March Consumer Sentiment Index Tops Consensus

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The final University of Michigan Consumer Sentiment Index for March increased month over month from a February reading of 97.8 to March’s level of 98.4. When the preliminary March index score was reported earlier this month, the index was unchanged from the final February reading.

The final reading is 3% lower than the final all-time record high March 2018 index score of 101.4.

Economists polled by Bloomberg were expecting a March reading of 97.8.

The March subindex reading for expectations was higher compared to February and flat compared to March 2018. The month-over-month index of current conditions was higher but the year-over-year reading was lower.

The month-over-month consumer expectations subindex rose 5.2% from 84.4 to 88.8, and the current conditions subindex increased from 108.5 to 113.3 (up 4.4%).

Year over year, the current conditions subindex dipped 6.5%, and the consumer expectations subindex was flat.

Reported income gains were cited by 47% of all consumers, matching the June 2018 reading; a higher proportion was last cited in 1966 (50%, the all-time peak).

The survey’s chief economist, Richard Curtin, said:

Consumer confidence rebounded in March to 98.4 from last month’s 93.8, slightly above the average of 97.2 recorded in the past 26 months. The March gain in the Sentiment Index was entirely due to households with incomes in the bottom two-thirds of the income distribution, posting a gain of +7.1 Index-points, while households with incomes in the top third fell by 1.1 Index-points. Middle and lower income households more frequently reported income gains than last month, although income gains were still widespread among upper income households. Indeed, the last time a larger proportion of households reported income gains was in 1966.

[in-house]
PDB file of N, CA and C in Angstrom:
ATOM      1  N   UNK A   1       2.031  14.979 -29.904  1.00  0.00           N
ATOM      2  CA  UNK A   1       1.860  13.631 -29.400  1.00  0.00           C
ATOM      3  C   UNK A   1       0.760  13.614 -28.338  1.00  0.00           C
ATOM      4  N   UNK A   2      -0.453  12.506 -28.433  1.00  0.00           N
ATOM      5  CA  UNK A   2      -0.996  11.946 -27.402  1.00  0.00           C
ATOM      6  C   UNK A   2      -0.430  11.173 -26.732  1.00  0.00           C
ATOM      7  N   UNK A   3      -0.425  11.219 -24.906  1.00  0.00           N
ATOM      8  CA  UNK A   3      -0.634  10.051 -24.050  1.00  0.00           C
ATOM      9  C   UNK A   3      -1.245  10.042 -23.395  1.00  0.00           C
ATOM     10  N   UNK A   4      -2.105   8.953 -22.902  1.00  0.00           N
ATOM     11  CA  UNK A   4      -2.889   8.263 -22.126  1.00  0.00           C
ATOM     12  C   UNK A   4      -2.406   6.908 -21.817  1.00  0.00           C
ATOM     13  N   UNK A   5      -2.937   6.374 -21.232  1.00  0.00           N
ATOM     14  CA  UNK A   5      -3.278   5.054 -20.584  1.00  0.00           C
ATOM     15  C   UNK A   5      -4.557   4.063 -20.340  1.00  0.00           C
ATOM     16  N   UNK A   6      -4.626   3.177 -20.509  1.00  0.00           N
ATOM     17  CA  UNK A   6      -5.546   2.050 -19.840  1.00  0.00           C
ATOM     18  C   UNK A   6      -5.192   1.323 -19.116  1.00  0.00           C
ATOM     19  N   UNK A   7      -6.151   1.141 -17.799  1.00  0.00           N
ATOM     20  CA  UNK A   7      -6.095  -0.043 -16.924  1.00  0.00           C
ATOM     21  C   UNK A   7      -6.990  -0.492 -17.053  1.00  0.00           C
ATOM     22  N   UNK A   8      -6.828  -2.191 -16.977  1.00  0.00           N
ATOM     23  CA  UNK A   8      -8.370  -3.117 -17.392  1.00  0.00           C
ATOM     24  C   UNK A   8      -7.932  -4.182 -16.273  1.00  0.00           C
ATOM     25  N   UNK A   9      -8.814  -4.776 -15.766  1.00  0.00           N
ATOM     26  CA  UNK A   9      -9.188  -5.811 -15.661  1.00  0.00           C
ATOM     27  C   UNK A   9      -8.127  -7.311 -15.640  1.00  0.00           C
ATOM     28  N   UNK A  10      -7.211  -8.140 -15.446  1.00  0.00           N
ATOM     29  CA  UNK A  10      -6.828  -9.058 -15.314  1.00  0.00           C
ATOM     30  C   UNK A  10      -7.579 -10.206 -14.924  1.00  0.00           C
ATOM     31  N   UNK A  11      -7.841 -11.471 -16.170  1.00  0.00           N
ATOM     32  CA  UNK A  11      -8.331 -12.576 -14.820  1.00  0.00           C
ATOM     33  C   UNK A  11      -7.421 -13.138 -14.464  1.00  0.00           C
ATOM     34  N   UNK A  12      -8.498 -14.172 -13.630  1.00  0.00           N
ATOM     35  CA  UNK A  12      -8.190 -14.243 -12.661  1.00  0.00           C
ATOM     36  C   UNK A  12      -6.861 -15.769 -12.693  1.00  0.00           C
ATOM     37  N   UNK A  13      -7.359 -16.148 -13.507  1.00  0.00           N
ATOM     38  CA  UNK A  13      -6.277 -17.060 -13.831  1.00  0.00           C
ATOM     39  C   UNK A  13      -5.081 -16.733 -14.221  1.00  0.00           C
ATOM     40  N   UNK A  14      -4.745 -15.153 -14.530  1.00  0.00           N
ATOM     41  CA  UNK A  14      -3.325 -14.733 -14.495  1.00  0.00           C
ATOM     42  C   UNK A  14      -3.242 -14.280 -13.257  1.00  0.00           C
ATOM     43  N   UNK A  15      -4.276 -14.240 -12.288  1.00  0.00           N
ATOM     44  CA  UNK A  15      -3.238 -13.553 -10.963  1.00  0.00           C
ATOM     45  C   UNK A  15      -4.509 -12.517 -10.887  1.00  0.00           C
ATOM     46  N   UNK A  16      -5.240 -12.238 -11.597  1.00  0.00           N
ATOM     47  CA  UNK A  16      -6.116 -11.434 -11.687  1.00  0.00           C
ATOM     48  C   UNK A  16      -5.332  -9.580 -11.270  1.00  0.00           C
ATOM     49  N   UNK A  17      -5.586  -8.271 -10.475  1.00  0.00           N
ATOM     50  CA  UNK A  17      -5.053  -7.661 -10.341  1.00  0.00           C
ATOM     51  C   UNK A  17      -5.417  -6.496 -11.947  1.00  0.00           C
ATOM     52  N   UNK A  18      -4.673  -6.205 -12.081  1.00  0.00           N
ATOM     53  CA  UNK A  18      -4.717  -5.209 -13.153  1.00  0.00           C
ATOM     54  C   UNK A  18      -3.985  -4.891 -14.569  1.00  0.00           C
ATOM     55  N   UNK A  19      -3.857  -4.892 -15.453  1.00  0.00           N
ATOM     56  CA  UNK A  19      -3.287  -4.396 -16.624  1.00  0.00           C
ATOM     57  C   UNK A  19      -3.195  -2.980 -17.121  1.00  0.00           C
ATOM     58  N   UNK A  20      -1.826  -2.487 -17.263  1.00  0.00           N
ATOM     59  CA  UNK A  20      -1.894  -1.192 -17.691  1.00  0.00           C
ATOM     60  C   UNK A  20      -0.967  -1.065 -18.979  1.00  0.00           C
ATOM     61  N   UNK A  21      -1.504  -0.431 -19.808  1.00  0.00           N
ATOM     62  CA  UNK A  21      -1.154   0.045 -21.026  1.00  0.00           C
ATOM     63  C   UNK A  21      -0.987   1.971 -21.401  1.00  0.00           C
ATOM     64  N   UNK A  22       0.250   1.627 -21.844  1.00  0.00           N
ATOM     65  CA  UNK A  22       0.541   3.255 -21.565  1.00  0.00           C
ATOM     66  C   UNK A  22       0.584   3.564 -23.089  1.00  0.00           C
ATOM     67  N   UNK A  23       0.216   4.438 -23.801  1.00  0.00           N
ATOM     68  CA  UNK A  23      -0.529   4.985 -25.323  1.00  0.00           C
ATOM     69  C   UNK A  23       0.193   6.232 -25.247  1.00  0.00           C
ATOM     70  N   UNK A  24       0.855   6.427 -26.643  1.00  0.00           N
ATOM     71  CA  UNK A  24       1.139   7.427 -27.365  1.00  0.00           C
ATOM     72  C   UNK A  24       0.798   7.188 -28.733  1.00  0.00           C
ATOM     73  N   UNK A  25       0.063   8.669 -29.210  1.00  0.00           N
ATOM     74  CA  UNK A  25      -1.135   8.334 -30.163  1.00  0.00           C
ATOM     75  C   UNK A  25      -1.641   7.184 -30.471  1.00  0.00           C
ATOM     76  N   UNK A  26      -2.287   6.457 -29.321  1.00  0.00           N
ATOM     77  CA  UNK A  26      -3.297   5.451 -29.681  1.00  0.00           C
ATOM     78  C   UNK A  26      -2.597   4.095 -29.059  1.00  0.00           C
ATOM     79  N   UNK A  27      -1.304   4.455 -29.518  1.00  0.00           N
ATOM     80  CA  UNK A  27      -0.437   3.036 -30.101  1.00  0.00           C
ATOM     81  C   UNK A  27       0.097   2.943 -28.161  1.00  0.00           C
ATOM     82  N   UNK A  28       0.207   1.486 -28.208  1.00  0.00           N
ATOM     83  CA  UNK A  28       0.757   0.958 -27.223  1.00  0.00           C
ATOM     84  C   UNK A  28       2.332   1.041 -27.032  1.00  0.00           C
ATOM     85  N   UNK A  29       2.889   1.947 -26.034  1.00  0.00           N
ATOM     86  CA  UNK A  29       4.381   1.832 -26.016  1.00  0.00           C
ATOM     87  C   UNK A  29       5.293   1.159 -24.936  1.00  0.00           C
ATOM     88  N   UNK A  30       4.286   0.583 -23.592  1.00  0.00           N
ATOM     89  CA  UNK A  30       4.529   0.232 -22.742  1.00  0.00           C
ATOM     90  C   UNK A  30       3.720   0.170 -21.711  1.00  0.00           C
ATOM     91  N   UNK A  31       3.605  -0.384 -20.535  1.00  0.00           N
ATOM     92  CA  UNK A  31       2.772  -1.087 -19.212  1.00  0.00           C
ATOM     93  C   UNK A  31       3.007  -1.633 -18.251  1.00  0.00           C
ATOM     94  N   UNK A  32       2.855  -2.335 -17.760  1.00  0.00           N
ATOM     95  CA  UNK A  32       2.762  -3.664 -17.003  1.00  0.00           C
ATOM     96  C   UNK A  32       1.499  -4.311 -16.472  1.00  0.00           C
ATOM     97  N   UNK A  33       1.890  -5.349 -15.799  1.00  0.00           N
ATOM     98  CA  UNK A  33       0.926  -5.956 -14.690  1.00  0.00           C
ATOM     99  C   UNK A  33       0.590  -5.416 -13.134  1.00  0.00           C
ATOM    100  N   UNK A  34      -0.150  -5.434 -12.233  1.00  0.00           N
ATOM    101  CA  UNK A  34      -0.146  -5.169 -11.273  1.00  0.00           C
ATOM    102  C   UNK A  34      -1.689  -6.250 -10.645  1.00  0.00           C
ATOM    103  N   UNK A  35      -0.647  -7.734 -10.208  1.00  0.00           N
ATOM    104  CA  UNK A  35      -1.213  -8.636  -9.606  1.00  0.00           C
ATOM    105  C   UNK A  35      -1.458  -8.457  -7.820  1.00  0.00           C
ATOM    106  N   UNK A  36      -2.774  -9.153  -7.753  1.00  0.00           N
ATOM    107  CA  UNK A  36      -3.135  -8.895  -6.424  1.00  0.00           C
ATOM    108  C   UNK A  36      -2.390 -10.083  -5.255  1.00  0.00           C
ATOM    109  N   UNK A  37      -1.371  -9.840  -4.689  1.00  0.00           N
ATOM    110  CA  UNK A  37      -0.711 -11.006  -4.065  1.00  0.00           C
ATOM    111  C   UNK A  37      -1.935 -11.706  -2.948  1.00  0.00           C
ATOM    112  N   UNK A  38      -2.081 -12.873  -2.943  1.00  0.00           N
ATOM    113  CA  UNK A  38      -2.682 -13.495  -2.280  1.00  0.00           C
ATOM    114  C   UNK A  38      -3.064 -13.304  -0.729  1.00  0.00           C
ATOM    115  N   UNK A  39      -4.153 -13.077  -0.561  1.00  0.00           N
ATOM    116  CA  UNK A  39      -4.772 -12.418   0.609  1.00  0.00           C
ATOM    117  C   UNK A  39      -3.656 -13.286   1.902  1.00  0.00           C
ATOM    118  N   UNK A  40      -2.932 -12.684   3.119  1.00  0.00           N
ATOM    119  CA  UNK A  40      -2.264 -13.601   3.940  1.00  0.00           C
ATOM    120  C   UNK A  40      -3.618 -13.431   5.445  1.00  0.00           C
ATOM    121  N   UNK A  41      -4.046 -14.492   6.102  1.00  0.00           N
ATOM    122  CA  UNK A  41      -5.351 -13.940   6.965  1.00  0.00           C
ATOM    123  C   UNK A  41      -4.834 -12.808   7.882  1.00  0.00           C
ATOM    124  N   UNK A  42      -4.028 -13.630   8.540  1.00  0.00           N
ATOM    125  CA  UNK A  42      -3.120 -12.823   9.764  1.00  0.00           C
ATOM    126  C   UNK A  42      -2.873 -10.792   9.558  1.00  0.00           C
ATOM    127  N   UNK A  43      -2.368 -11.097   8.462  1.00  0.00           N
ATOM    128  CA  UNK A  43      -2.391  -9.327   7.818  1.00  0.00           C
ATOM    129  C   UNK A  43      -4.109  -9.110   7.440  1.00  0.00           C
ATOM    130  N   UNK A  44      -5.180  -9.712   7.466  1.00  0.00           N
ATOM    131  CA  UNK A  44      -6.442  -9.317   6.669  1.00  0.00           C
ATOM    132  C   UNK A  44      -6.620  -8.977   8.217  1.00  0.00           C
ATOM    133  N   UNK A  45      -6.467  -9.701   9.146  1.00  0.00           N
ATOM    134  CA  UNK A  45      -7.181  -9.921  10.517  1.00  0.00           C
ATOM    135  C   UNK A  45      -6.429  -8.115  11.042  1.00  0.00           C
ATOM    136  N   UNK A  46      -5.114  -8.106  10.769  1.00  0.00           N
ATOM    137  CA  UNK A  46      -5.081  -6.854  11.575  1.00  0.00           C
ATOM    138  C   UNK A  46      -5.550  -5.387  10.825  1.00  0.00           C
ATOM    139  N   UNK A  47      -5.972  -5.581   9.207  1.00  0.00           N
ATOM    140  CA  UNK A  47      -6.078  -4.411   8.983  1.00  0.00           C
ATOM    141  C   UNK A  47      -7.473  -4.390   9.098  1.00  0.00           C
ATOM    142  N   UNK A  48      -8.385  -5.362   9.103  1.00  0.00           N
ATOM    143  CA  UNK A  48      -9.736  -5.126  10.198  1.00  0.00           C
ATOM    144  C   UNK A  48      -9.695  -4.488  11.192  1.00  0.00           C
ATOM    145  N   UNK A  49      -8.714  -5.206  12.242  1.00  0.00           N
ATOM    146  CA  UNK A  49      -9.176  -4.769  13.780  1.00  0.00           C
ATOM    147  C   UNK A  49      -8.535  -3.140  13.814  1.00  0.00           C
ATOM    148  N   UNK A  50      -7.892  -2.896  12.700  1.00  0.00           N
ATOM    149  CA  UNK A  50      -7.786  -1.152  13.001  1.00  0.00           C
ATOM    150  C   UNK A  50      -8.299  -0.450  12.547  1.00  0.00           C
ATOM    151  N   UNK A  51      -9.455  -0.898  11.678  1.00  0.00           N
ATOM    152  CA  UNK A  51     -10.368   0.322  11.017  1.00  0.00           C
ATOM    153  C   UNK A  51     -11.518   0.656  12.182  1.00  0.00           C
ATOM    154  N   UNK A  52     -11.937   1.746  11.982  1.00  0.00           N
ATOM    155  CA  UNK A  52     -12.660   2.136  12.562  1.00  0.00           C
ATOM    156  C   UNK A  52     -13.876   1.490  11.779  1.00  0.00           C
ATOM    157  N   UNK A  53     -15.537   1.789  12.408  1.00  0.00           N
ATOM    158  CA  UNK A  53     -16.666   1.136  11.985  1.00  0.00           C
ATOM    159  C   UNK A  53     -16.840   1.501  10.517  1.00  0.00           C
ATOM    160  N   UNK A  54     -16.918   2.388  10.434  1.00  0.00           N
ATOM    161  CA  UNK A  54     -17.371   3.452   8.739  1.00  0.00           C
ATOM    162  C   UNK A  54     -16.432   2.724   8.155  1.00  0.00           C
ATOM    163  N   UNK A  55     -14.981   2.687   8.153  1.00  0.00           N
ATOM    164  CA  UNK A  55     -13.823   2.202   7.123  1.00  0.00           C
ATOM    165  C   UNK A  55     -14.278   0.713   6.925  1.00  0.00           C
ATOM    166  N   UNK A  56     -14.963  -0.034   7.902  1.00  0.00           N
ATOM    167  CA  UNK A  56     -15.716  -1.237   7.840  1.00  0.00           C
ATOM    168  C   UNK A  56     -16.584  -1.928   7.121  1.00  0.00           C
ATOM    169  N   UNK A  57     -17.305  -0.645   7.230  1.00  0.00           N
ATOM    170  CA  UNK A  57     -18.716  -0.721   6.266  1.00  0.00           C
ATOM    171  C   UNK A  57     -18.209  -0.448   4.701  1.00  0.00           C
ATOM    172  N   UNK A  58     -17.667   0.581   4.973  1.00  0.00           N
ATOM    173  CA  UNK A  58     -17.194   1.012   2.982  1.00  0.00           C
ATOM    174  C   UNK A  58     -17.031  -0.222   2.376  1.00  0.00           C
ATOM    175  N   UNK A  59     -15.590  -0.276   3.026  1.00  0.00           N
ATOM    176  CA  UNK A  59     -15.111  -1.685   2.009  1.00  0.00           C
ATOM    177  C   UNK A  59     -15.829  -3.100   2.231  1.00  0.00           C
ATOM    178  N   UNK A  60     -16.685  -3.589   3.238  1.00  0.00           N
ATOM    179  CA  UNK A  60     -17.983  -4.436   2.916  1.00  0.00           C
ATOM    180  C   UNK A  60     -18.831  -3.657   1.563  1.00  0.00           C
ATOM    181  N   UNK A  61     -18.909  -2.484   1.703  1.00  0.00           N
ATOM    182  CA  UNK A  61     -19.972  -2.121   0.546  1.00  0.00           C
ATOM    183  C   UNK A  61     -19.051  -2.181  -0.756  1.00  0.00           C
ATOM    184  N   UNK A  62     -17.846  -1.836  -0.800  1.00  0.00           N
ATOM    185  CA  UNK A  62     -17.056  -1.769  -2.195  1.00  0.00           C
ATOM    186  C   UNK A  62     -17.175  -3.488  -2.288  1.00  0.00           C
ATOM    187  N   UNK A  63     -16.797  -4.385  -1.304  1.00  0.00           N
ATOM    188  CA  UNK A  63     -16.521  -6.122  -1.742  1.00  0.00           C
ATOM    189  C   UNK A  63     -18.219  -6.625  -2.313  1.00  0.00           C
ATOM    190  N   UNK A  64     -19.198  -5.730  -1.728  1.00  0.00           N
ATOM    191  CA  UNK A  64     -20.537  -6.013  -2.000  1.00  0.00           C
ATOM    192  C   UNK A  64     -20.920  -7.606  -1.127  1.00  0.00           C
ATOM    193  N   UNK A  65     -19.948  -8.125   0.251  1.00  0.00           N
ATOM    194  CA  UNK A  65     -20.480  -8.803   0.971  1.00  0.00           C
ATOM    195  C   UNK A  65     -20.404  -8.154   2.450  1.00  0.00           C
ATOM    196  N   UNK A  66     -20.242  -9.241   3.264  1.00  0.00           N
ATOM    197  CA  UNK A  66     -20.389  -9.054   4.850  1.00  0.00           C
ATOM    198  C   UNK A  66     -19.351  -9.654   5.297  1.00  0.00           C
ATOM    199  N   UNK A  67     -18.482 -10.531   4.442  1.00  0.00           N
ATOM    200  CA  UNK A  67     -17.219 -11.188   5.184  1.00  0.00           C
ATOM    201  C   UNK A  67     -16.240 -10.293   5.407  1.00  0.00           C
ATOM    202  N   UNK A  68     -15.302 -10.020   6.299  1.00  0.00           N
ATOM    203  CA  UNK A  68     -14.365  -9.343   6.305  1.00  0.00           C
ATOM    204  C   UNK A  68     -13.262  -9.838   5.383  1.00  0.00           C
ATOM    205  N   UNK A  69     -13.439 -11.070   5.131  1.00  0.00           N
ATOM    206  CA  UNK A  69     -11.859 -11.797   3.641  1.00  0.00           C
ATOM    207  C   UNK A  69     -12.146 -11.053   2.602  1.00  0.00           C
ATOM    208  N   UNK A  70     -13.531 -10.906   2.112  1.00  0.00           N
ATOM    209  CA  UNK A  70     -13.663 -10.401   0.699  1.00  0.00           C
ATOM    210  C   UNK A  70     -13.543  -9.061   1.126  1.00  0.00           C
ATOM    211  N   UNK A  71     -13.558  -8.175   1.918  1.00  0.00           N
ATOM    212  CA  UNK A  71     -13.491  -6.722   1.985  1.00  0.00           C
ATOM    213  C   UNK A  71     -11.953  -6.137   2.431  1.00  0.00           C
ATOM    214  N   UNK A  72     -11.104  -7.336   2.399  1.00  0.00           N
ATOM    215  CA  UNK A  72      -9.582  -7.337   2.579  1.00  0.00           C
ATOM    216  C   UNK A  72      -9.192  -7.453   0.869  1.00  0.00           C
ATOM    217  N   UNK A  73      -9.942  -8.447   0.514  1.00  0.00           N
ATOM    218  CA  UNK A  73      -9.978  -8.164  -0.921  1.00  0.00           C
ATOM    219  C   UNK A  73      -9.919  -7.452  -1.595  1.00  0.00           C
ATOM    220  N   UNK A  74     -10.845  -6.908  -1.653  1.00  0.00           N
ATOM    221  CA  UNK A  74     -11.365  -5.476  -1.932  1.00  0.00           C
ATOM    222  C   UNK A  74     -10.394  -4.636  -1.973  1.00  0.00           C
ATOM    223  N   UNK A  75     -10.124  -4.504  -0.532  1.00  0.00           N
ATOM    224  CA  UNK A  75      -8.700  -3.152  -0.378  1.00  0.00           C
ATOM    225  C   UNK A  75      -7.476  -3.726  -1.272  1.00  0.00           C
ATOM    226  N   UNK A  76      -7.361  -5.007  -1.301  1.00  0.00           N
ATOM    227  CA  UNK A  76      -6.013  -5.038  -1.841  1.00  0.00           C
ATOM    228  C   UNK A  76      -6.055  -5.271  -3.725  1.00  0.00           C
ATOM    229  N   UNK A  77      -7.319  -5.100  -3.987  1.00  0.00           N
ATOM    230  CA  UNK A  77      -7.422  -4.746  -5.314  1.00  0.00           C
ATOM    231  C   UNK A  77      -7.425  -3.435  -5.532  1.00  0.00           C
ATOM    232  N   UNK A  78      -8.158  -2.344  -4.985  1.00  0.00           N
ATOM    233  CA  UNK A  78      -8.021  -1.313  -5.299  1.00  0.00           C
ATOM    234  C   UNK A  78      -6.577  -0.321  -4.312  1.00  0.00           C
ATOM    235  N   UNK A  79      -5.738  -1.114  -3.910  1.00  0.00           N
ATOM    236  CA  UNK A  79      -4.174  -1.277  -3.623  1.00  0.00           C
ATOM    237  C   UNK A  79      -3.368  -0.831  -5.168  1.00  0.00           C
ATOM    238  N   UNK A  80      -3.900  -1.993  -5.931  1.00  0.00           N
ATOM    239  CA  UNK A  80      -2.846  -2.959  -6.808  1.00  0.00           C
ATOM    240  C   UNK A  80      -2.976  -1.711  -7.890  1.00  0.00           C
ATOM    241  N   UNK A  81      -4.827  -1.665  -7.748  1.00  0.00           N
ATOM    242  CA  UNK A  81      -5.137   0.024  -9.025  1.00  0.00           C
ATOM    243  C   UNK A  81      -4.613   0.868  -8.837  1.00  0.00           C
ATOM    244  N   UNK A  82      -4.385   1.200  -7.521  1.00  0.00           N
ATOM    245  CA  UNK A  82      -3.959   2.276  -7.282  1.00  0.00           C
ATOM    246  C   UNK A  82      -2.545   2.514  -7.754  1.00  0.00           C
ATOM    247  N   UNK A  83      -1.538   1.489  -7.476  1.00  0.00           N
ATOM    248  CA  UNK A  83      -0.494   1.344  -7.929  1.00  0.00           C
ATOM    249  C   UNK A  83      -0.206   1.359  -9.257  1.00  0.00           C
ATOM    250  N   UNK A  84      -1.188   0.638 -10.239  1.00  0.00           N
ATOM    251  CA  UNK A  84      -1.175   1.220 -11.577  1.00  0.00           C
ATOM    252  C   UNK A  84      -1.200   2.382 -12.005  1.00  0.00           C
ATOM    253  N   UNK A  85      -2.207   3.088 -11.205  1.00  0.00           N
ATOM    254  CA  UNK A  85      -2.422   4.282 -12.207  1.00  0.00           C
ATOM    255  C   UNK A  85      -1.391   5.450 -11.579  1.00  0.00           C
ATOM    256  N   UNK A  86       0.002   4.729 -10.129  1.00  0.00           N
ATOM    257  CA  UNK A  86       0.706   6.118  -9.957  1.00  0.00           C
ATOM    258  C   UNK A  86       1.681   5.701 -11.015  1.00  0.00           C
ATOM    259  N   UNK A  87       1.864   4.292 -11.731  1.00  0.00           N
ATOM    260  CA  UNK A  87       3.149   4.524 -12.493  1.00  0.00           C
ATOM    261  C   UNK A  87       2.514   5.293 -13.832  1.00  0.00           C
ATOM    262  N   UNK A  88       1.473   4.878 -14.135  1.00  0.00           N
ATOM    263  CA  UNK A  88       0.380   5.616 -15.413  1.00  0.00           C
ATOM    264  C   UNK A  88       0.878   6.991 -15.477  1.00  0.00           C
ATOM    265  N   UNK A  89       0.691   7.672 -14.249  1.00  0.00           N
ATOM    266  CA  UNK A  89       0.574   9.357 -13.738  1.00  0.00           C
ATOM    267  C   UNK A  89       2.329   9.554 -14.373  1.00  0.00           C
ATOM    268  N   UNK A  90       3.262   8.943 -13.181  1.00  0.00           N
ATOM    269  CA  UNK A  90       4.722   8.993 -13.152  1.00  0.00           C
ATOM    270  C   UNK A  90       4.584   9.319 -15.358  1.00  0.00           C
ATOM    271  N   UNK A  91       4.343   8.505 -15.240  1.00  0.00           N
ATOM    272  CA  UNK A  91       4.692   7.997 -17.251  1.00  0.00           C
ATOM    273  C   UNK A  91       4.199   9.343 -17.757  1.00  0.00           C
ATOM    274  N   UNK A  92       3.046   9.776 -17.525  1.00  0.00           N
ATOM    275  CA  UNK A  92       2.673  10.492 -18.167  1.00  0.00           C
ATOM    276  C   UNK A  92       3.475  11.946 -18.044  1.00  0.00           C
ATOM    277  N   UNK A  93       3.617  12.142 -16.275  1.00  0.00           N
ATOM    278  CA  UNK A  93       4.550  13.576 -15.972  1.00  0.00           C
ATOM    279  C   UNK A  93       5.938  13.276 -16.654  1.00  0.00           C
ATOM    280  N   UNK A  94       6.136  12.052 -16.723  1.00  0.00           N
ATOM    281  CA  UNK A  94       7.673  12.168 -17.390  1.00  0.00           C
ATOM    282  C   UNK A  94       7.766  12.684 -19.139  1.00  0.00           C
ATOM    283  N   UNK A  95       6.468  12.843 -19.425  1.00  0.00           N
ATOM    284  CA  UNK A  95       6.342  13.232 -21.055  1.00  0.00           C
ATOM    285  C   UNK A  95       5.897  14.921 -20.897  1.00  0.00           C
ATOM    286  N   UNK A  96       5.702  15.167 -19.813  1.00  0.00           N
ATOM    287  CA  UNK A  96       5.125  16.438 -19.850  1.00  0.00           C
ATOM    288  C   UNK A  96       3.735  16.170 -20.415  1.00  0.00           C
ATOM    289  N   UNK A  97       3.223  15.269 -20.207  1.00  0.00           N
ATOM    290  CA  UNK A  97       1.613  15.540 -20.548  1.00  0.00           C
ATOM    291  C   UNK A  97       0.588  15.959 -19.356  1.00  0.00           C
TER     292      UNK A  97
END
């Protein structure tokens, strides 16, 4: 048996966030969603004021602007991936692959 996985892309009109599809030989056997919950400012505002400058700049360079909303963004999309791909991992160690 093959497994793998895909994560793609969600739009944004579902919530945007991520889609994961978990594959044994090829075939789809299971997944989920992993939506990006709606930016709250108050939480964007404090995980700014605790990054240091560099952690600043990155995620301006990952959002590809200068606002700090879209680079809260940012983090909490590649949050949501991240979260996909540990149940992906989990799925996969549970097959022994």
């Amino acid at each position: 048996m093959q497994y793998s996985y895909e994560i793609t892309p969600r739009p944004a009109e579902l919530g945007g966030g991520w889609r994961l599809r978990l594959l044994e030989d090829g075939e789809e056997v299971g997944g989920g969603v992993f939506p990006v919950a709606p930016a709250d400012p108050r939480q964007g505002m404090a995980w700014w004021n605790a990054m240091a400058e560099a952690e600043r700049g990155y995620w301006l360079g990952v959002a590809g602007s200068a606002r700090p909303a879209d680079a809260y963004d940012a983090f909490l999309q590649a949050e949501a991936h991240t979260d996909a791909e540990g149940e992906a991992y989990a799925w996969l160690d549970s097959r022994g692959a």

Rising incomes were accompanied by lower expected year-ahead inflation rates, resulting in more favorable real income expectations. Moreover, all income groups voiced more favorable growth prospects for the overall economy. While no further decline in interest rate expectations was recorded in March, the data suggest that consumers anticipated additional increases in 2019. Finally, it should be noted that too few interviews were conducted following the summary release of the Mueller report to have any impact on the March data; if there is any, it may affect the April data. Overall, the data do not indicate an emerging recession but point toward slightly lower unit sales of vehicles and homes during the year ahead.


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